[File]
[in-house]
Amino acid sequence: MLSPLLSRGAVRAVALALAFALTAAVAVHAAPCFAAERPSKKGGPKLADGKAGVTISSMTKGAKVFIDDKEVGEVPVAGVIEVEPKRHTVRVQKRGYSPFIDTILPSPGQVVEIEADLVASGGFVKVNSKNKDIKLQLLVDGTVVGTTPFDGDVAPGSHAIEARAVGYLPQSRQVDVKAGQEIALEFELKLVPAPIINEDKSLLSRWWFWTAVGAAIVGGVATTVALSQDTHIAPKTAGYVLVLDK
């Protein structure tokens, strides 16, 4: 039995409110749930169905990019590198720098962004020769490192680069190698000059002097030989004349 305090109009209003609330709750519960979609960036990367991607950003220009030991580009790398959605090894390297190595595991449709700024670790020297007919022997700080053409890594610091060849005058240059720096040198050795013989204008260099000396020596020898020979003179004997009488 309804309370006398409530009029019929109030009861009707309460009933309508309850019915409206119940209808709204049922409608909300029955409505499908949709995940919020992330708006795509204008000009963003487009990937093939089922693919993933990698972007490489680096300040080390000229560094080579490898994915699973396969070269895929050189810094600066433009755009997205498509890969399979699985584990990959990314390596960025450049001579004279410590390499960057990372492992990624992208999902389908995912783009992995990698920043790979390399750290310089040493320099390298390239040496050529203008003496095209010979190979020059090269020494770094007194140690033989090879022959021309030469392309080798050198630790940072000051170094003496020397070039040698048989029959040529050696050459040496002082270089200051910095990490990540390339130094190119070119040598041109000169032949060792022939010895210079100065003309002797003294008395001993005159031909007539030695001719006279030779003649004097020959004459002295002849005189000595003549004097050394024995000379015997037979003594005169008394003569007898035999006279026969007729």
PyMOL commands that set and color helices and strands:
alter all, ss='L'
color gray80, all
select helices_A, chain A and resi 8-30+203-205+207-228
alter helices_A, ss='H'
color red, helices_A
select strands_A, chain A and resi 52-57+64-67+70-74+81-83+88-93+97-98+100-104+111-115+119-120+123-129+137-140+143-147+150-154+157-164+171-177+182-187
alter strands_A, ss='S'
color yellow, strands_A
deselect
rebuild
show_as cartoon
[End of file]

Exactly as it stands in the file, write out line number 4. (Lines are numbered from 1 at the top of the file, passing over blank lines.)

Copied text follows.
PyMOL commands that set and color helices and strands: